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(MA) Reservist finally receives target license

Discussion in 'Legal' started by Drizzt, Jul 30, 2005.

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  1. Drizzt

    Drizzt Member

    Dec 24, 2002
    Moscow on the Colorado, TX
    No longer gun shy
    By Monica Deady/ Staff Writer
    Thursday, July 28, 2005

    A Brookline Army reservist who was initially denied a gun license by Brookline Police can head to target practice after all.

    Army Specialist David Bardfield received word last week that the police will issue him the target practice license he had applied for in January, his lawyer, Keith Langer, confirmed.

    Bardfield, who has been in the Army for two years and has carried a gun while on duty, was initially told he could not have a license in Brookline because of an incident with police that occurred when he was 14, even though he was not arrested and never charged with a crime.

    "Logic and fairness finally prevailed," Langer said.

    Langer said Bardfield will go to the police station in the next few weeks to sign the license, and will receive it then. As soon as that process is completed, Bardfield will be able to have a weapon in Brookline.

    Earlier this month, Brookline police told Bardfield's lawyer that "additional material" was necessary for the license. This week, Langer said it was later determined that that "material" was not necessary. He refused to elaborate on what police thought to be missing, but said he and Bardfield did not provide anything to supplement the original application.

    Bardfield, 28, waited for four months for the town to grant him a license to participate in target practice to help him sharpen his skills for the Army reserves, where he is a military police officer.

    After waiting for four months, Bardfield said he called the Police Department and was told he was being denied his license because of an incident that occurred when he was 14 years old.

    In the early 1990s, he was picked up by police near Larz Anderson Park because a boy he was with had a loaded BB gun and aimed it at a passing car, Bardfield said. Although Bardfield was not arrested, police said the boy with the BB gun later became a sex offender. They told Bardfield his license would be denied "on the grounds I associate myself with felons," Bardfield said.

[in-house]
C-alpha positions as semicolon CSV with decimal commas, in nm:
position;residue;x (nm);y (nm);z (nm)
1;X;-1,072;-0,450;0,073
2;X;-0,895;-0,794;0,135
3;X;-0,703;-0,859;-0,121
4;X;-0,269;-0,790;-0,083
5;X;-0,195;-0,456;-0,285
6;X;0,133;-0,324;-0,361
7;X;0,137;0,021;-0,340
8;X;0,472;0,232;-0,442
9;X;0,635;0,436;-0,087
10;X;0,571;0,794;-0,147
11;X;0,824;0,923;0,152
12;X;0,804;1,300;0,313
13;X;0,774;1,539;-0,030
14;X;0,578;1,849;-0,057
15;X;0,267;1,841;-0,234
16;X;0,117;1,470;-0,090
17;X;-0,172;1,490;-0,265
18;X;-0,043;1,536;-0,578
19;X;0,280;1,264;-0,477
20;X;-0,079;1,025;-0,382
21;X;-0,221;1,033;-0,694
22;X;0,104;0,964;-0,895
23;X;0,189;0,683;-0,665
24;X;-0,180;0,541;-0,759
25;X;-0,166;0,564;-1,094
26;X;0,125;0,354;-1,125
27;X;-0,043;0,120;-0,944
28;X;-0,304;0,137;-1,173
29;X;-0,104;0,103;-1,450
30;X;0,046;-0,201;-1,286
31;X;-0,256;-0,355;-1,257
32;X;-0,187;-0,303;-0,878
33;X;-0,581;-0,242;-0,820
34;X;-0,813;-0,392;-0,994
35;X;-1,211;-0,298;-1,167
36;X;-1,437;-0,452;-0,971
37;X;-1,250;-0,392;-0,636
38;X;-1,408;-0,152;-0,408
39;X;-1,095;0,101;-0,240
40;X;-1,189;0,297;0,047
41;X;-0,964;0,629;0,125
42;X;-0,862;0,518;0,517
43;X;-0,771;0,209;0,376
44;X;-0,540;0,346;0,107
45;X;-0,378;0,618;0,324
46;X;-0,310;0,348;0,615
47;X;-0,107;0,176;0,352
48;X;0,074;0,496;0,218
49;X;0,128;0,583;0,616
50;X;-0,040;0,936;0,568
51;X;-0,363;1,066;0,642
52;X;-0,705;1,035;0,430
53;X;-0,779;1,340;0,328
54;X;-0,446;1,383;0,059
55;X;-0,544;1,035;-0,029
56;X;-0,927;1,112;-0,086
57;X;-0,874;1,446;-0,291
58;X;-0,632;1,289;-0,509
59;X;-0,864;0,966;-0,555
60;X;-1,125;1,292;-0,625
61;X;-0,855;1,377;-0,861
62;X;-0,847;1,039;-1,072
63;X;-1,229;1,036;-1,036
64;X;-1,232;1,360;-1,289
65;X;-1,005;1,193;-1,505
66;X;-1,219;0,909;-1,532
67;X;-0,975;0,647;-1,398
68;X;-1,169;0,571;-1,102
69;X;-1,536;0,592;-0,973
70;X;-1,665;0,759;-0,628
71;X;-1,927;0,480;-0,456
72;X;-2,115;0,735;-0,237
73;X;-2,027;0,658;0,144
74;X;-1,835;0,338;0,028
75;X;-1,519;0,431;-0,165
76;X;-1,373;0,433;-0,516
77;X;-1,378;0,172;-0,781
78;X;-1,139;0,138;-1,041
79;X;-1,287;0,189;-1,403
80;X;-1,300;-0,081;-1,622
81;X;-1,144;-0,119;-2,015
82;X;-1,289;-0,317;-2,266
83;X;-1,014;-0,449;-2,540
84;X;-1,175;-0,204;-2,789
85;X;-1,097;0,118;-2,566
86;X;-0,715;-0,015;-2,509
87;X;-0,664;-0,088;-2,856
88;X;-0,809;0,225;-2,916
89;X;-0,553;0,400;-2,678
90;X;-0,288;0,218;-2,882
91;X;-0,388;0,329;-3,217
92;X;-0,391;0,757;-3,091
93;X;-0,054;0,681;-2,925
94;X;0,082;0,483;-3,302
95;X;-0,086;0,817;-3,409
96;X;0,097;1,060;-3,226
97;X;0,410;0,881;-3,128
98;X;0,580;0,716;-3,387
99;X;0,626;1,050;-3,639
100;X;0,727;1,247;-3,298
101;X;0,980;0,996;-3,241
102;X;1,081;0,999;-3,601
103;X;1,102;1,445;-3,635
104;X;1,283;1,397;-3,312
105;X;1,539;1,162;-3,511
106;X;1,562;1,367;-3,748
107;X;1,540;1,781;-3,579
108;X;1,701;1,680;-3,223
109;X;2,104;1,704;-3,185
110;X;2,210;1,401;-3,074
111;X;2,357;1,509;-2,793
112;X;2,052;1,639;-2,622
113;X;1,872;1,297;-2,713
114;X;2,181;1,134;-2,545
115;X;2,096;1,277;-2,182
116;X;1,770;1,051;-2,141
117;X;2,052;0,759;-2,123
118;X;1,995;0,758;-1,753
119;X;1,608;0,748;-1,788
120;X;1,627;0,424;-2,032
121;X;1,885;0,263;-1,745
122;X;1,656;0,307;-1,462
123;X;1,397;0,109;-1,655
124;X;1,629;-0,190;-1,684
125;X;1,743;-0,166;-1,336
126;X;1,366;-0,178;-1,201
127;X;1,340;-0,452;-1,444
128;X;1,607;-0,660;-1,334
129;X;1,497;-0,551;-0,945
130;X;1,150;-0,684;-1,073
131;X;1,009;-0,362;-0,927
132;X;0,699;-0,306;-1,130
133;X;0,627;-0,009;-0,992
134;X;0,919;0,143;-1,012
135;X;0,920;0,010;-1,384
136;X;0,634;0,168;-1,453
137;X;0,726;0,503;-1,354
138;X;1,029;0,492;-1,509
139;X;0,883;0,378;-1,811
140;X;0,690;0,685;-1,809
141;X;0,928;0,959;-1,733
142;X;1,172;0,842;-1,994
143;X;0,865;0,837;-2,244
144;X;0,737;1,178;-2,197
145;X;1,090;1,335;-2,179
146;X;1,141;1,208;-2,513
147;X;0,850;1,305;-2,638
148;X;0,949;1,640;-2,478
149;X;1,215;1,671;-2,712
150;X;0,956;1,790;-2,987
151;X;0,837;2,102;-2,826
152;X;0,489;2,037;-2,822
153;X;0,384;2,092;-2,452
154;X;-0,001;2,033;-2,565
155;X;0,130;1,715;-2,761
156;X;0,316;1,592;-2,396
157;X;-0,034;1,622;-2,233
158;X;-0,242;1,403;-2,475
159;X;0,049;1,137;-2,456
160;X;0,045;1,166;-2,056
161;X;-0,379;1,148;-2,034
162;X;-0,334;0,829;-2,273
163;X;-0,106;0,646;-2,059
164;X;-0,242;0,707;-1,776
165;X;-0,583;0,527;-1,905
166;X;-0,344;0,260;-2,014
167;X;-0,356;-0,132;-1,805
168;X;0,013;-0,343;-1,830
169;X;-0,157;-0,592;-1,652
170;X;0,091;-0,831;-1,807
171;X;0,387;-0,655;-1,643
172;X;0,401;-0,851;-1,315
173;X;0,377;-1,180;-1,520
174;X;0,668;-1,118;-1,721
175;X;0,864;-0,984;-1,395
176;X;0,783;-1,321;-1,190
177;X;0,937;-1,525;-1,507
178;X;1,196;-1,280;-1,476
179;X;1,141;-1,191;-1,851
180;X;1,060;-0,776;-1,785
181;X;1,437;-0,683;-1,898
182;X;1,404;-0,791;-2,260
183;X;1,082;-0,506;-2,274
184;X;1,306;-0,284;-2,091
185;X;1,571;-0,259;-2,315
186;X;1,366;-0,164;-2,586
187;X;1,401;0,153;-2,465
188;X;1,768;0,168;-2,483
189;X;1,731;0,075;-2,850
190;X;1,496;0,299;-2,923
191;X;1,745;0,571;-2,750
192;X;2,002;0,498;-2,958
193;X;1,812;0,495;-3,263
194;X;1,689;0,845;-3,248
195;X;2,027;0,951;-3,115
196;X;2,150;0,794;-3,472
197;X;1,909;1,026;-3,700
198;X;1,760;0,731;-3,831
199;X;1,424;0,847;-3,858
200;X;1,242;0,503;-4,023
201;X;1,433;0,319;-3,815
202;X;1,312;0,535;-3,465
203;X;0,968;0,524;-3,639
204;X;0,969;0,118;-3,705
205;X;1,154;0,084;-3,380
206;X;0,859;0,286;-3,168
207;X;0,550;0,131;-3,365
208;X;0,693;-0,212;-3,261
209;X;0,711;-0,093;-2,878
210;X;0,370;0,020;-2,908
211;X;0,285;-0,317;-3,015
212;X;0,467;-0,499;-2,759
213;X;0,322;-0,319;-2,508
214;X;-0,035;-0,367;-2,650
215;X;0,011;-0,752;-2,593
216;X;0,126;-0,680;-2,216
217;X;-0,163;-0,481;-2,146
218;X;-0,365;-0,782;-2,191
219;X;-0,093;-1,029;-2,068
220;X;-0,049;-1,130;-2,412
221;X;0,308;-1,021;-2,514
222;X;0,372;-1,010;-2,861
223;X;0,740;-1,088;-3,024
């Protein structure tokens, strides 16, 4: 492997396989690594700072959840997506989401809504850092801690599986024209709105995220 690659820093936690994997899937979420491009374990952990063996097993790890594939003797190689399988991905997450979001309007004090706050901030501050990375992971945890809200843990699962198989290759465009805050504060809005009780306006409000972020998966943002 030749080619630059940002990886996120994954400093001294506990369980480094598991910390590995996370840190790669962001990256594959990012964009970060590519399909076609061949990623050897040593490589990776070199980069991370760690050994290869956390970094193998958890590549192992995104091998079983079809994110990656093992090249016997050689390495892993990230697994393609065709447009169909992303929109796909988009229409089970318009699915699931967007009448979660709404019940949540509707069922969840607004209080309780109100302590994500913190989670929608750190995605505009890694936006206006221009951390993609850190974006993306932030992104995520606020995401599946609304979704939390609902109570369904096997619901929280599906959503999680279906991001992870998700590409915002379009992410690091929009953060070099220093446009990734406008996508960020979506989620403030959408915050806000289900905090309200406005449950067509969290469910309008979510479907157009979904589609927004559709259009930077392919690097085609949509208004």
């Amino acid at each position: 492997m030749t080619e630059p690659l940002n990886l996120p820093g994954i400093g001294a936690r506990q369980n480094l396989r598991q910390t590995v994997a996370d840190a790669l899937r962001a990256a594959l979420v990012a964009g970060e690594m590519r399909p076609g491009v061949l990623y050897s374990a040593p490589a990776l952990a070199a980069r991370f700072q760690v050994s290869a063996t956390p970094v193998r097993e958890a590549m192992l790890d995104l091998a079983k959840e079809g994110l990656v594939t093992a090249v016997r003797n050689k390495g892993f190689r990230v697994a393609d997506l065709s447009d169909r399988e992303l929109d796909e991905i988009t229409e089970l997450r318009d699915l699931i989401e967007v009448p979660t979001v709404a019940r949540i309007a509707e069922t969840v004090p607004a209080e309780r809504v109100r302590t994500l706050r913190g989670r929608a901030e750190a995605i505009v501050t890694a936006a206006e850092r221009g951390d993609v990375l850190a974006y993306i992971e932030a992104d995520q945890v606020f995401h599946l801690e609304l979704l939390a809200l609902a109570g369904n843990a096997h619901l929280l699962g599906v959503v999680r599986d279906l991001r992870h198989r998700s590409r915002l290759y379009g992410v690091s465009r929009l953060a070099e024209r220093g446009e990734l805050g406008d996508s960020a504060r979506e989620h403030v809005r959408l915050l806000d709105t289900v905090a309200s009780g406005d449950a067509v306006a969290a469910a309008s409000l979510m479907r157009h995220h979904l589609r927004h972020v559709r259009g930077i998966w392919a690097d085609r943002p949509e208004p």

In the past, others have spoken out about the Brookline Police Department and its practices in issuing gun licenses. U.S. Army Captain Kang Lu, a Brookline resident, has a suit pending against the department and Police Chief Dan O'Leary because he too has been denied the right to carry a weapon.

    In Brookline, according to statistics the TAB collected, there is one gun license for every 250 people. In Newton, there is one license for every 99 residents.

    Neither Police Chief Daniel O'Leary nor Bardfield could be immediately reached for comment.


    Ack... a license to just practice? :what:
  2. chris in va

    chris in va Member

    Mar 4, 2005
    Louisville KY
    Absolutely disgraceful. Oh sure, they can shoot all they want 'over there', but hell no in the place where he was born and raised. :cuss:
  3. The Viking

    The Viking Member

    May 9, 2005
    Did you also read this line?
    And I thought Massachussets was extremely anti? Maybe there is a little hope after all, if a journalist states that he was denied the RIGHT to carry.
  4. Standing Wolf

    Standing Wolf Member in memoriam

    Dec 24, 2002
    Idahohoho, the jolliest state
    Believe it or not, the American Revolution's first shots were fired in Massachusetts. The founding fathers would weep to see what's become of the place.
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